Gustav Theodor Fechner

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Fechner, Gustav Theodor


Born Apr. 19, 1801, in Gross-Särchen, near Muskau; died Nov. 18, 1887, in Leipzig. German physicist, psychologist, and idealist philosopher; writer of satire under the pen name of Dr. Mises.

Fechner was one of the founders of experimental psychology and the originator of experimental aesthetics (namely, an approach to aesthetics “from below”—on the basis of experience and induction—rather than from philosophical constructions). He was professor of physics at the University of Leipzig from 1834 to 1840; forced by illness and partial blindness to abandon the study of physics, he turned to philosophy. Sharing in many respects the views of F. von Schelling, Fechner interpreted them in the spirit of panpsychism, positing an animated universe and regarding the material as the obverse of the psychic. As further developed in his writings, Fechner’s psychophysics was a special science dealing with the relationship between psychic and physical phenomena, or what he called psychophysical parallelism. Using the language of mathematics, Fechner described the experimentally established correlation between a sensation and its stimulus known as the Weber-Fechner law.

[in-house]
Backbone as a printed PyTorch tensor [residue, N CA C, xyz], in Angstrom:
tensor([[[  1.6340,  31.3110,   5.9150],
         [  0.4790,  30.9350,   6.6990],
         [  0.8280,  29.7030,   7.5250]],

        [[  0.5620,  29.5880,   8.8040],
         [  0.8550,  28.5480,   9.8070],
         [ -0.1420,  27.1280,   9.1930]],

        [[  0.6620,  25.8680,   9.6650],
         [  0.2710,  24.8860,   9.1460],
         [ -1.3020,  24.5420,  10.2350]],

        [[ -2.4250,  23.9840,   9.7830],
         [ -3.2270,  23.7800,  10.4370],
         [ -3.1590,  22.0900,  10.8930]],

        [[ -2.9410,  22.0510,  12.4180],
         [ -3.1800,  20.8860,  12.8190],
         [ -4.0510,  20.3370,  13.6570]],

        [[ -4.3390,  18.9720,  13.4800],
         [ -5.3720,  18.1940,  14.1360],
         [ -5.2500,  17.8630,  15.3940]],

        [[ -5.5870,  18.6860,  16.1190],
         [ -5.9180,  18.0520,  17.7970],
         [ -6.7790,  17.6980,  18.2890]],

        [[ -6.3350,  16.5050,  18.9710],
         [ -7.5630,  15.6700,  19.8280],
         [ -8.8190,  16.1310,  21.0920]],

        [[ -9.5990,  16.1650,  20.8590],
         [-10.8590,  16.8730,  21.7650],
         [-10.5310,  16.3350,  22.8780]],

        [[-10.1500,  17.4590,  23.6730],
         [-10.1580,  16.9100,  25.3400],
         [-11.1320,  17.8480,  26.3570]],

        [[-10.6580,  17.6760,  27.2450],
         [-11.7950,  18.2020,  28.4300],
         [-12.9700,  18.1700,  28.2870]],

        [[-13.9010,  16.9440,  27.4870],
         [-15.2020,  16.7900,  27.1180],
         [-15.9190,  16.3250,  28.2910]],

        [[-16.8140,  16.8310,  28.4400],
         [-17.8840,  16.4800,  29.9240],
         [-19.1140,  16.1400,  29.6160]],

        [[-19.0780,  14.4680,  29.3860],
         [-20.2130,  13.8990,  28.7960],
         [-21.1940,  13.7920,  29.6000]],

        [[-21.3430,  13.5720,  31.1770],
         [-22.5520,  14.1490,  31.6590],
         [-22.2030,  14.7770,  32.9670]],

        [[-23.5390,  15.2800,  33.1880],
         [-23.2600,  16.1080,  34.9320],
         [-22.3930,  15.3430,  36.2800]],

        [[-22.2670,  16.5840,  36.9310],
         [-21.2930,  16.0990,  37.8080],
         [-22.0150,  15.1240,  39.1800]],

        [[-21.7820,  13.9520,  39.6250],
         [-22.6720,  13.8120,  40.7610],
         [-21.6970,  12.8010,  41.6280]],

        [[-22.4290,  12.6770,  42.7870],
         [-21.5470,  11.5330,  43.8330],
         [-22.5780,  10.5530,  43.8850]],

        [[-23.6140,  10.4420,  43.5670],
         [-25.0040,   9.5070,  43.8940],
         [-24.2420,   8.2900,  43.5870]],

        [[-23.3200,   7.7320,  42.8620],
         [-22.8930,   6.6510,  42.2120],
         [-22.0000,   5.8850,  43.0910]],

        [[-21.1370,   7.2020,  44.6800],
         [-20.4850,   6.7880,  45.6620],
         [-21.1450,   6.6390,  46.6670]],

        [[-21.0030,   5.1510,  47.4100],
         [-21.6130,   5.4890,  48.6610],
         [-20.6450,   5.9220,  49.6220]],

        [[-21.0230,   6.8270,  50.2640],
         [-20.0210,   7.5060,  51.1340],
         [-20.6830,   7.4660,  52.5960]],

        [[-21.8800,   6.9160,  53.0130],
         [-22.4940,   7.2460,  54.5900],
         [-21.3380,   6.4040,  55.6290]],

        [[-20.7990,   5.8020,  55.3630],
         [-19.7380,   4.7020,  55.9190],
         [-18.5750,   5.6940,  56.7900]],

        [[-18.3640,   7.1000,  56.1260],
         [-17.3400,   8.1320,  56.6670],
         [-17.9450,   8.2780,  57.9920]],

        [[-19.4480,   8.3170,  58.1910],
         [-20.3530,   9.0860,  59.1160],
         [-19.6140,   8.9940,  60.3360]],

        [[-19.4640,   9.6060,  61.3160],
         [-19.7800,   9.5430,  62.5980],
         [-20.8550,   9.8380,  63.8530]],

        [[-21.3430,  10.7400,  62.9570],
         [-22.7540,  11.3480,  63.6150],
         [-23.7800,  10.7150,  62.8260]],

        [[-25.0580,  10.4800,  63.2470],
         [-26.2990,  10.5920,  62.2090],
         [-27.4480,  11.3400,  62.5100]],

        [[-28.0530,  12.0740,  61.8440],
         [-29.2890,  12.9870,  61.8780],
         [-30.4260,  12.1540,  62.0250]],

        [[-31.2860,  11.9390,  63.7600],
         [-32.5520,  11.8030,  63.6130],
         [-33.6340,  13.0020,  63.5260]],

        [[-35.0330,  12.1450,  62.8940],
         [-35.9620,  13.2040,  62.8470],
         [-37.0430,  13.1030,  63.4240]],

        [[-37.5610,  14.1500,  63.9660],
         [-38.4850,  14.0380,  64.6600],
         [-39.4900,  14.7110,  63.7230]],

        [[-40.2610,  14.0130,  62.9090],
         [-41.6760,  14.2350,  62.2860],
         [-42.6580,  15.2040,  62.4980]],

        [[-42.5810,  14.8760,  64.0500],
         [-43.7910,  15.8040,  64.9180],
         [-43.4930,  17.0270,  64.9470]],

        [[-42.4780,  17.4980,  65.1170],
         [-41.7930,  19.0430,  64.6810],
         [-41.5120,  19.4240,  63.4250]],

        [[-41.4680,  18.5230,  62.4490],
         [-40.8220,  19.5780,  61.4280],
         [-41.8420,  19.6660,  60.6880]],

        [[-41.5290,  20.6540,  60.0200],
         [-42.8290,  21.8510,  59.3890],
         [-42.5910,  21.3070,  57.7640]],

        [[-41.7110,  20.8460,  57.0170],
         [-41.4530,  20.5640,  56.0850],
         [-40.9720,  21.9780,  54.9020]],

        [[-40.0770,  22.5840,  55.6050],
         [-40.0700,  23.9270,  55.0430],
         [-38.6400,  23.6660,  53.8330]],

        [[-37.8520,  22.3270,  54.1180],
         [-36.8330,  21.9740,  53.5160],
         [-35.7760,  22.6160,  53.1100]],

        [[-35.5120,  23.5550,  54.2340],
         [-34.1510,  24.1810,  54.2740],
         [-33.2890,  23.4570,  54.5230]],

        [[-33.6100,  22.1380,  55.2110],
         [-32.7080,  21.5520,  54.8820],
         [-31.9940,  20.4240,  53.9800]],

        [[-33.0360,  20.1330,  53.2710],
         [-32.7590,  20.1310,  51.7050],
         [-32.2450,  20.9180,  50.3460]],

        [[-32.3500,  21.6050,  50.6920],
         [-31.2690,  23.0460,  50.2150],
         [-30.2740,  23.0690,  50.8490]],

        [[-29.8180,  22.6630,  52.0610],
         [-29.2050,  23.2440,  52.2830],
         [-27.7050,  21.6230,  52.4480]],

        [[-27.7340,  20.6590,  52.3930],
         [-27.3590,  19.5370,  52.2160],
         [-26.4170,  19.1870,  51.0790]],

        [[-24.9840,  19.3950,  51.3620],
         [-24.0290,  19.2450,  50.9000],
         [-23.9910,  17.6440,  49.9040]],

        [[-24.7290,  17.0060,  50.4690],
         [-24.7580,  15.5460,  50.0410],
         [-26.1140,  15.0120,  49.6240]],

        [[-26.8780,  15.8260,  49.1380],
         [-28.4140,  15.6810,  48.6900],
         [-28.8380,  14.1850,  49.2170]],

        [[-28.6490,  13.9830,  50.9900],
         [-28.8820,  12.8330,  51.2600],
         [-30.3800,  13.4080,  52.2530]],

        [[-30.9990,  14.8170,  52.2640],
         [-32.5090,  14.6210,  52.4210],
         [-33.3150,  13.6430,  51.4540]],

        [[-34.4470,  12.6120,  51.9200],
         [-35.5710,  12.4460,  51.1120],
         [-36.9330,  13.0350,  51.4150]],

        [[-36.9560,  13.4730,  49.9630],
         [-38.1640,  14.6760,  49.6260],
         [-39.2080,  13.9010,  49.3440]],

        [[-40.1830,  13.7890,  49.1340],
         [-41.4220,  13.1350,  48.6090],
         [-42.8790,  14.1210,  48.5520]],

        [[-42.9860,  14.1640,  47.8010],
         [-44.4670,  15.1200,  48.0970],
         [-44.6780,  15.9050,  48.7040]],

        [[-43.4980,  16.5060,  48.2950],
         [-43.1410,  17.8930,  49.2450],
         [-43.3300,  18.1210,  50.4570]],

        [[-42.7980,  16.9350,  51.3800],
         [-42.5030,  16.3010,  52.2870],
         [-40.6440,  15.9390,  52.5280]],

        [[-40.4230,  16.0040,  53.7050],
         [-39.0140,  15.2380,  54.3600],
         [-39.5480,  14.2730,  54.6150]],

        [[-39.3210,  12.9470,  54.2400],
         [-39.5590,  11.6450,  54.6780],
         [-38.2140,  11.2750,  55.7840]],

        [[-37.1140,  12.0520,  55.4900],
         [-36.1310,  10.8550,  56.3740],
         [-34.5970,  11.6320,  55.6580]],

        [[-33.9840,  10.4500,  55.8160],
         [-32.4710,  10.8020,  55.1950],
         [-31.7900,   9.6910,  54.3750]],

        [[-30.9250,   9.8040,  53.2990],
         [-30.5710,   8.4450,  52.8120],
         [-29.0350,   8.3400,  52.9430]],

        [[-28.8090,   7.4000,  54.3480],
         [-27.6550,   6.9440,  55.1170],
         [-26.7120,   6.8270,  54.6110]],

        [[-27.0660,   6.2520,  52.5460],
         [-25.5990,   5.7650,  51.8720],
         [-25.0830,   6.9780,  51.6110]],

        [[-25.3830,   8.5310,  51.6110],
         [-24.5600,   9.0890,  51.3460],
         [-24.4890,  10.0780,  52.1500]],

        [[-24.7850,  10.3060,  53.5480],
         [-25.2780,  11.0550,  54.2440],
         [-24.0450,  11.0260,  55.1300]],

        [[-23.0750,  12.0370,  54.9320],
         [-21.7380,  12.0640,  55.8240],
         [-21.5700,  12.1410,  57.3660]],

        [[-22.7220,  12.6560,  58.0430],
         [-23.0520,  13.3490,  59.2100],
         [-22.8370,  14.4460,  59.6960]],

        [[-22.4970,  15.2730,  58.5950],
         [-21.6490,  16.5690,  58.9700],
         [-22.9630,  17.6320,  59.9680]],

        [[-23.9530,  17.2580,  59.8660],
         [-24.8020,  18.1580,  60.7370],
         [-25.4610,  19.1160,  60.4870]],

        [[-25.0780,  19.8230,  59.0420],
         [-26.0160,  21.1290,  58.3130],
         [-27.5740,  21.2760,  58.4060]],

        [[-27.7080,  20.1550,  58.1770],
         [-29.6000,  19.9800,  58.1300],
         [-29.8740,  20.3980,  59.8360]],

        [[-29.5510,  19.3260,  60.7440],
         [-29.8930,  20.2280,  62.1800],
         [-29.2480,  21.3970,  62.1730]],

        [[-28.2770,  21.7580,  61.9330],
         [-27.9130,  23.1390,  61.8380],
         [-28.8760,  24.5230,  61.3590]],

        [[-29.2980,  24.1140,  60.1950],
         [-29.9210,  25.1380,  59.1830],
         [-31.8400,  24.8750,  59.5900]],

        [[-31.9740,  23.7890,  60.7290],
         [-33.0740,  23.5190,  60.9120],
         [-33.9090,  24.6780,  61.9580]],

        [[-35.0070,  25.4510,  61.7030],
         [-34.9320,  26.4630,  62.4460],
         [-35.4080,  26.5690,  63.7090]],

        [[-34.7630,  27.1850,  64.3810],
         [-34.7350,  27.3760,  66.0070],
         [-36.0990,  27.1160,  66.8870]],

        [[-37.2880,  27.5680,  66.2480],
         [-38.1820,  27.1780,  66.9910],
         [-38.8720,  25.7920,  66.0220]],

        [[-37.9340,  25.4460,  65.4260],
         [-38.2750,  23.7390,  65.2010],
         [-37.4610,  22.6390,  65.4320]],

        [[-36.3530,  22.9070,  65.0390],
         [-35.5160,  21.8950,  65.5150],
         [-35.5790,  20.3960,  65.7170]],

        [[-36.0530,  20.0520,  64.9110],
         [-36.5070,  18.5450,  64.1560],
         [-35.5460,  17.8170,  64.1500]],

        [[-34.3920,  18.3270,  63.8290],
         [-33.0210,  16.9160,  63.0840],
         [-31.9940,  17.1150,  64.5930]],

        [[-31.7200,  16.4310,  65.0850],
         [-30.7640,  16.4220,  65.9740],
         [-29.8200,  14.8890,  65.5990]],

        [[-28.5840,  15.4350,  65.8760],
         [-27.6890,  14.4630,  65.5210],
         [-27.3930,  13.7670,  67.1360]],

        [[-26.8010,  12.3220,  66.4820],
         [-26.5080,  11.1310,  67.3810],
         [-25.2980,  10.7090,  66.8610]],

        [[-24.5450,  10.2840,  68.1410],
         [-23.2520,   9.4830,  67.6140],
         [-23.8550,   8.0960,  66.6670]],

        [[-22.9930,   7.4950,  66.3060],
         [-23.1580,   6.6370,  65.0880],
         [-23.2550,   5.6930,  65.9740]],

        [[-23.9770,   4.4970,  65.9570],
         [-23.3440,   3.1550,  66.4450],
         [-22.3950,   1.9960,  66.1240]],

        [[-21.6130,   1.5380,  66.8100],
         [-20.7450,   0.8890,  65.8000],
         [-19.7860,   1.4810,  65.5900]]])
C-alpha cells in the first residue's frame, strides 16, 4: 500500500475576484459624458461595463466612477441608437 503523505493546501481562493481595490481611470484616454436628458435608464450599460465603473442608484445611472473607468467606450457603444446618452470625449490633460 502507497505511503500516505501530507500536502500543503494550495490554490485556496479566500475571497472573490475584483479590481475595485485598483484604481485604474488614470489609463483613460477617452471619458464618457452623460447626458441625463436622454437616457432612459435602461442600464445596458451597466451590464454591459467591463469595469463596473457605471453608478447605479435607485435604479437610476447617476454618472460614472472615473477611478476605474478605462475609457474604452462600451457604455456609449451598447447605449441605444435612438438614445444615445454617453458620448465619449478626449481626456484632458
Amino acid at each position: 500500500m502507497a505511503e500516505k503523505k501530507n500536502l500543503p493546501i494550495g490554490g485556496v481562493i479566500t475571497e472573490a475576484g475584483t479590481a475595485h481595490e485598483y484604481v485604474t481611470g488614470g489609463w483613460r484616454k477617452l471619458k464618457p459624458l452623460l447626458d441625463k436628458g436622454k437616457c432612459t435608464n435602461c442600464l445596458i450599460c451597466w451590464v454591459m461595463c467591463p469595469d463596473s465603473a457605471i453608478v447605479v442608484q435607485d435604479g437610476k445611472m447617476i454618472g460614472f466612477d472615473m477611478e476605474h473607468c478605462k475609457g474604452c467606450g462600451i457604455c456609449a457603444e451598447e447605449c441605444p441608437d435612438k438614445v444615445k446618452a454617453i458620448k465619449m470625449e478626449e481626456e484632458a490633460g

Elemente der Psychophysik. Leipzig, 1860.
Zend-Avesta, oder iiber die Dinge des Himmels und des Jenseits, 5th ed., vols. 1–2. Leipzig, 1922.
Vorschule der Ästhetik, 3rd ed., vols. 1–2. Leipzig, 1925.


Iaroshevskii, M. G. Istoriia psikhologii. Moscow, 1966. Chapter 9.
Kuntze, J. Gustav Theodor Fechner. Leipzig, 1892.


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